Solutions were offered. Some felt that the decriminalization of pot will reduce the incarceration rate. Marcia noted the frightening statistic that in one year 900 young people graduated from college and in that same year 7000 young people were incarcerated. Rosalie talked about the possibility of expungement which would allow felonies to be expunged so that the individual would be able to get a job. Linda added that we have to work on our attention spans, that it seems that news and our reaction to it drops off with each new wave of information. She noted that at the time of the protests for the George Floyd murder that 60% of Americans felt that there was a problem with racial profiling in the police force, but that by election time that percentage had dropped to 30%. Melissa offered that reading history was part of the solution, read it and don’t repeat it. Chris suggested how important it is to stay in touch with your deepest values and continue to fight for what really matters to you.
We discussed how difficult it is to move forward with a country so divided in spirit. We talked about the dissemination of misinformation or alternative facts and Marcia observed that it was Reagan who made Fox News possible and started the War on Drugs, both issues at the bottom of our biggest problems today. Sharon admitted her shock on election day at how many Americans were still voting for Trump and felt we should make an effort to understand one person (Trump supporter) at a time. Linda mentioned articles she’d read that the people voting for Trump felt that Democrats had stopped talking to them, that they went to school, did what they were supposed to do, but don’t have the life they thought they would have. Rosalie said she hoped Biden could find a way to bring more jobs to the country.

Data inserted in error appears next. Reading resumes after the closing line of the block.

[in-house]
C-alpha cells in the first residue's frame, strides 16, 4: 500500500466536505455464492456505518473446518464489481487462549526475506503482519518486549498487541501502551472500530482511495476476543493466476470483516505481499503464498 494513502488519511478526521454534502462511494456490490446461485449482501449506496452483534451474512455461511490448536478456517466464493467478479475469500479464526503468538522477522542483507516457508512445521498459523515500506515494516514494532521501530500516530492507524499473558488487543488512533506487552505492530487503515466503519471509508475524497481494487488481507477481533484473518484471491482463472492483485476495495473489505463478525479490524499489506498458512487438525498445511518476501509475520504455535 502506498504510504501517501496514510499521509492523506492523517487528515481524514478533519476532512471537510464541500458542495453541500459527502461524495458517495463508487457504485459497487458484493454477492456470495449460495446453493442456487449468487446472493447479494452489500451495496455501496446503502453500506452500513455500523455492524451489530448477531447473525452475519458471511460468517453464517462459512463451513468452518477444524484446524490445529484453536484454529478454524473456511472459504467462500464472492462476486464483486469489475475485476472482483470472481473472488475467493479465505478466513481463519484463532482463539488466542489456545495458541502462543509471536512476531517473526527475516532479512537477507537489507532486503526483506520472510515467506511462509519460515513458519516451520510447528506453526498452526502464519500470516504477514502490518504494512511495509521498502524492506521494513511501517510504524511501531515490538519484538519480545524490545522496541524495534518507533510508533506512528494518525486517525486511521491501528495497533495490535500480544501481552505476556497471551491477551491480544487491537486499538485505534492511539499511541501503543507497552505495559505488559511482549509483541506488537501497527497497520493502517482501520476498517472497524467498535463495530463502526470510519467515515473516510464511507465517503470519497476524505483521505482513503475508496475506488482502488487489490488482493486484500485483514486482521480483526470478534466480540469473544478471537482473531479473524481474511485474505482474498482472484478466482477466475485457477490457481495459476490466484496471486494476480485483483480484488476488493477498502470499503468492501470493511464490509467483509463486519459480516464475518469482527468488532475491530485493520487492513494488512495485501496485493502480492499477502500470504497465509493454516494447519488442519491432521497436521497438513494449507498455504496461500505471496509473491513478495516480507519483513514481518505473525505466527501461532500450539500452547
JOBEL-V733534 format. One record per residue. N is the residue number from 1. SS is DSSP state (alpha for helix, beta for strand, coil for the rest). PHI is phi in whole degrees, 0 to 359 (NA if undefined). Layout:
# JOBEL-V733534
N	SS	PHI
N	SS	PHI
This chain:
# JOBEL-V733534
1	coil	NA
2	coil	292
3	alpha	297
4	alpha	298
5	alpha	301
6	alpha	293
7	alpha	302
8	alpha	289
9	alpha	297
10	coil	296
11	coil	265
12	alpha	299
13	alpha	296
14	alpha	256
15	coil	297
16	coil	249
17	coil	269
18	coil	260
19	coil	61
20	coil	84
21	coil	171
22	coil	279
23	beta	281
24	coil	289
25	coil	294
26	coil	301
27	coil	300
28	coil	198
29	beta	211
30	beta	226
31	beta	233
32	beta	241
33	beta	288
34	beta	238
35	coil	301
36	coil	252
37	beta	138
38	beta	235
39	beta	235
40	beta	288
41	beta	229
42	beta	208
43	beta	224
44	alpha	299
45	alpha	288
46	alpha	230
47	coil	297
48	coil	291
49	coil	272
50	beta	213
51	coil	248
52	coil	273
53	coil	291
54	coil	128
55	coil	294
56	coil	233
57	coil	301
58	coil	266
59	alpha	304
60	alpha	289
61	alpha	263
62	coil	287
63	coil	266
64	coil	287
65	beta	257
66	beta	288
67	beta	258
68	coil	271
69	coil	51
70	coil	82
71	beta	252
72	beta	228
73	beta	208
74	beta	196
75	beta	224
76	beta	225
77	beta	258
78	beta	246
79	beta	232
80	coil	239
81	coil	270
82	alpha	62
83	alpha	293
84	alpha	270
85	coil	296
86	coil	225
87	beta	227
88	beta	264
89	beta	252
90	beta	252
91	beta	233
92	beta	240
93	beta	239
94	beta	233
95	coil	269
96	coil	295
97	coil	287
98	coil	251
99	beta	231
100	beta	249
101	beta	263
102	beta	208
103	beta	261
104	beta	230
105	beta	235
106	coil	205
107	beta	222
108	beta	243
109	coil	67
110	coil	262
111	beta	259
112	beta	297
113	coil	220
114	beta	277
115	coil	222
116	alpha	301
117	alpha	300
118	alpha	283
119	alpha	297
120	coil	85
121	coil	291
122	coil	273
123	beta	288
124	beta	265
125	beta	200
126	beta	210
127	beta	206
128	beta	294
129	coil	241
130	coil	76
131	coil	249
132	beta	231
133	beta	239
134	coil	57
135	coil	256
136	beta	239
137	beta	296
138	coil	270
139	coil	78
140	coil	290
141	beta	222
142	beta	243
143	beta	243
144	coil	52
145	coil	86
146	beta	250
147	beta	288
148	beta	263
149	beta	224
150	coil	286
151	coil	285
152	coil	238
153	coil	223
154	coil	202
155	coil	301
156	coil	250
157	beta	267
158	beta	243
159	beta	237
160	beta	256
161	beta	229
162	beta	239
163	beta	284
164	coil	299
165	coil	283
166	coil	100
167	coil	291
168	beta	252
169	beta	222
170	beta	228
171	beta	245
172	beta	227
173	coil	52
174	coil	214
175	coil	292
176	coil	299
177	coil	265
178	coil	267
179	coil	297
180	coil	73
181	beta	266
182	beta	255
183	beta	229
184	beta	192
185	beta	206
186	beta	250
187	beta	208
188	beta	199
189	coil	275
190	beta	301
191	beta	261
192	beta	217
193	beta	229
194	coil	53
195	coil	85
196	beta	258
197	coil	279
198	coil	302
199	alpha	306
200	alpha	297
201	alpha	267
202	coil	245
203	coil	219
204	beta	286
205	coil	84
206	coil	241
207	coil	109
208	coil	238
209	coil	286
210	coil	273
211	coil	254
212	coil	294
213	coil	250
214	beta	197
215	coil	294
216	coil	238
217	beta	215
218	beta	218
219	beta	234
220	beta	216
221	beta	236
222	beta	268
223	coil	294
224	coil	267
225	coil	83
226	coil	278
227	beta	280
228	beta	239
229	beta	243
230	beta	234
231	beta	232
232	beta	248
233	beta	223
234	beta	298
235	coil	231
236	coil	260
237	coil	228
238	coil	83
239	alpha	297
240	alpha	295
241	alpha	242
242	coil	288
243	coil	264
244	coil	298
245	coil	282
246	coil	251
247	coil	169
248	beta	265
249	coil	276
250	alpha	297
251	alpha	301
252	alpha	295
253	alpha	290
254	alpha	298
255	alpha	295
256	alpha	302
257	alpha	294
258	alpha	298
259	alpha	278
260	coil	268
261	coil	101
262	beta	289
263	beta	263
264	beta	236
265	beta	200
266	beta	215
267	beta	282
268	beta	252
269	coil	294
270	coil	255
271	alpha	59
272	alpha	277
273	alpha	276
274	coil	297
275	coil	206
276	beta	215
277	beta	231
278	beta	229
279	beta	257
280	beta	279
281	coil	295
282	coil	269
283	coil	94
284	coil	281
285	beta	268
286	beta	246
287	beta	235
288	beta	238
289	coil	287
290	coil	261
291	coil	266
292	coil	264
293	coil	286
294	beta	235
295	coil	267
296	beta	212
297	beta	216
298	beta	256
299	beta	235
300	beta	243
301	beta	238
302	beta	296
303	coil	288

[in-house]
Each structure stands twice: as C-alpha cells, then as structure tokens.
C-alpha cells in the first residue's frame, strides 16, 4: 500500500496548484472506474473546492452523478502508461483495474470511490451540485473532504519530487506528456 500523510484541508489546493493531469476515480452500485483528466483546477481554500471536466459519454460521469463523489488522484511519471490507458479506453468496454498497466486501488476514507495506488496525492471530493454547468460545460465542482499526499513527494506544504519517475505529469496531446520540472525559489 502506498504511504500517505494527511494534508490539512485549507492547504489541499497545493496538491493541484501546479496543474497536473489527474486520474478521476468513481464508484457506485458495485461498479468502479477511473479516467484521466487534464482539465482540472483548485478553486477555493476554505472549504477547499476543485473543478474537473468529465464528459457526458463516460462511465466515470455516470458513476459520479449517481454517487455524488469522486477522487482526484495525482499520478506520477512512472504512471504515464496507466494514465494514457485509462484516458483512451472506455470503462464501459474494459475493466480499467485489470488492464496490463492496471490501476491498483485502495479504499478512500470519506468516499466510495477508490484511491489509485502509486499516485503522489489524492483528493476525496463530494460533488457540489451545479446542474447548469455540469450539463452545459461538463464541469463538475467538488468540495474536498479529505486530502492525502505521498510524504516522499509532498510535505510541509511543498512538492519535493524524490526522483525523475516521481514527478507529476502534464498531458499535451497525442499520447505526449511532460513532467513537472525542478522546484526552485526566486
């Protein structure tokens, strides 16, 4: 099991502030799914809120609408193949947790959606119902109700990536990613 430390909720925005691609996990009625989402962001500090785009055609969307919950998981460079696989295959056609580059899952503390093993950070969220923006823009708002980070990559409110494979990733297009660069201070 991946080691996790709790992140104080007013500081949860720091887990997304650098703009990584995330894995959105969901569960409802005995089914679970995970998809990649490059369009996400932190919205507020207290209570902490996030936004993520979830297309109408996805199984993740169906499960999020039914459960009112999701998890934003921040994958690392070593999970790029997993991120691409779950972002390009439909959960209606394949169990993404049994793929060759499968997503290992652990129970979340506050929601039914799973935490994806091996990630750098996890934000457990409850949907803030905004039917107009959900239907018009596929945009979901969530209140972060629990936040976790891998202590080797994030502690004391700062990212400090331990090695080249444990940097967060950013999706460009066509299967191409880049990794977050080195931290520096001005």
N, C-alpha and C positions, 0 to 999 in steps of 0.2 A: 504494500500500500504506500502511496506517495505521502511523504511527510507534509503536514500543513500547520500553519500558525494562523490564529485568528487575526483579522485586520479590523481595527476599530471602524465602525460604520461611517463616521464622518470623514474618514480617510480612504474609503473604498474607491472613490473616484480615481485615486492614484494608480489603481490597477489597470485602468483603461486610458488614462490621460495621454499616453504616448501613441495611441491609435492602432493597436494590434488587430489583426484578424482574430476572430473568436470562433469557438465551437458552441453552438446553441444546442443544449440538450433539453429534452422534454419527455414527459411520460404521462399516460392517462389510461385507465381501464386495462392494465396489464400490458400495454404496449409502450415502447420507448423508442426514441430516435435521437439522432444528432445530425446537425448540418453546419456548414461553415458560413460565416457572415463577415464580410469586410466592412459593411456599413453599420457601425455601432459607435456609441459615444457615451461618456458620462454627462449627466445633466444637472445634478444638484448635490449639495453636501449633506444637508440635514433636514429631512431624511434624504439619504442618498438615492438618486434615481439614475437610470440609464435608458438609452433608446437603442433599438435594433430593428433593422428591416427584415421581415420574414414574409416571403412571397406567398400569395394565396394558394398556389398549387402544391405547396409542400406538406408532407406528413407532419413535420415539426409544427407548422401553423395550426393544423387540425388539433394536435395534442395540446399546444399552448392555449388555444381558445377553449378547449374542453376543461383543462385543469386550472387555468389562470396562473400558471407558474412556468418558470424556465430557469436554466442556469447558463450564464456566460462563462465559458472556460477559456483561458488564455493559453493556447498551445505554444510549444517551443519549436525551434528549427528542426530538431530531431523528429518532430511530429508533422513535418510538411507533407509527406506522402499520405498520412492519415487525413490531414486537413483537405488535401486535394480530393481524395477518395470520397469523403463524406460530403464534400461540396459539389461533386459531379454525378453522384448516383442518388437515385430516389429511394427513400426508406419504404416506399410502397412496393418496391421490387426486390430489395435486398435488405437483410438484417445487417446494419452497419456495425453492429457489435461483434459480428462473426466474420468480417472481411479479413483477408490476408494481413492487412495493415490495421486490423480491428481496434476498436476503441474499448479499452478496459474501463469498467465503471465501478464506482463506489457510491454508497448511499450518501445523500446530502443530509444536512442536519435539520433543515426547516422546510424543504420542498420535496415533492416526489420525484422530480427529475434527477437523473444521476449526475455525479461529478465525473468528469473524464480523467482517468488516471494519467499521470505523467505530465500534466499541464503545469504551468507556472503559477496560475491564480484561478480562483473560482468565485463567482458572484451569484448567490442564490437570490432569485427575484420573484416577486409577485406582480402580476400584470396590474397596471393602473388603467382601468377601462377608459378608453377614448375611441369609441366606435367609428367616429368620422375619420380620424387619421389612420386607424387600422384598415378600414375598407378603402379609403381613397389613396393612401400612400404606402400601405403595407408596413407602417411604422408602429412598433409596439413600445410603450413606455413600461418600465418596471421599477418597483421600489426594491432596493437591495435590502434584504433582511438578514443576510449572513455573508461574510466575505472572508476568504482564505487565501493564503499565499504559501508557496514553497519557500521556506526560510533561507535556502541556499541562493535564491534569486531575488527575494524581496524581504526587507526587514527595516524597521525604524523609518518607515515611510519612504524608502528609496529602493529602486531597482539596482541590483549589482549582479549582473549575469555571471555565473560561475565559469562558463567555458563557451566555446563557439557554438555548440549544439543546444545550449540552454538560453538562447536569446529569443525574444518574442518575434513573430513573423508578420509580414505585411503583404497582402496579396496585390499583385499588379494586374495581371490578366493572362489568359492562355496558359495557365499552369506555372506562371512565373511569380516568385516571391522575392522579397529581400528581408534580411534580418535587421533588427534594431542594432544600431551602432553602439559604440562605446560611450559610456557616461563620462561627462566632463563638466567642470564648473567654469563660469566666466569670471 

Geri opined that it is such a difficult time because of the deep divide in our country and Trump’s refusal to concede, that its hard to deal with the real sadnesses, the deaths from COVID and the two personal deaths that hit our little group this month. In addition to my brother’s death, Chris lost her beloved dog and our fellow book club participant, Archie. I think it was Marcia who added at this point that 1866 people had died of COVID today.
Well, that’s enough of that. It’s time for cookies. We discussed if we still wanted to make an effort to exchange cookies this year and I came this close to doing my Angela Lansbury impression singing “We need a little Christmas, right this very minute, candles in the window, carols at the spinet!” We have decided to do it in a drop off format using Susan’s house, because she was the designated Christmas hostess and is a fairly central location. I must email her about that now.
Typically I put the picture that my brother painted here at the bottom of the post, but I will put the picture that Rosalie sent me of it displayed on her wall next to the photo of her and her two co-defendants after their release from prison. The three of them were arrested for having crossed the line in Omaha, NB, at the airbase which controls all nuclear weapon strikes (after the president pushes the button). They were given a charge of six months, she told me, but at the trial, the charge was reduced to a fine, which she didn’t pay and they never bothered to collect. “All I really remember is that I didn’t go to prison so, unlike most young black men, I was never caged.”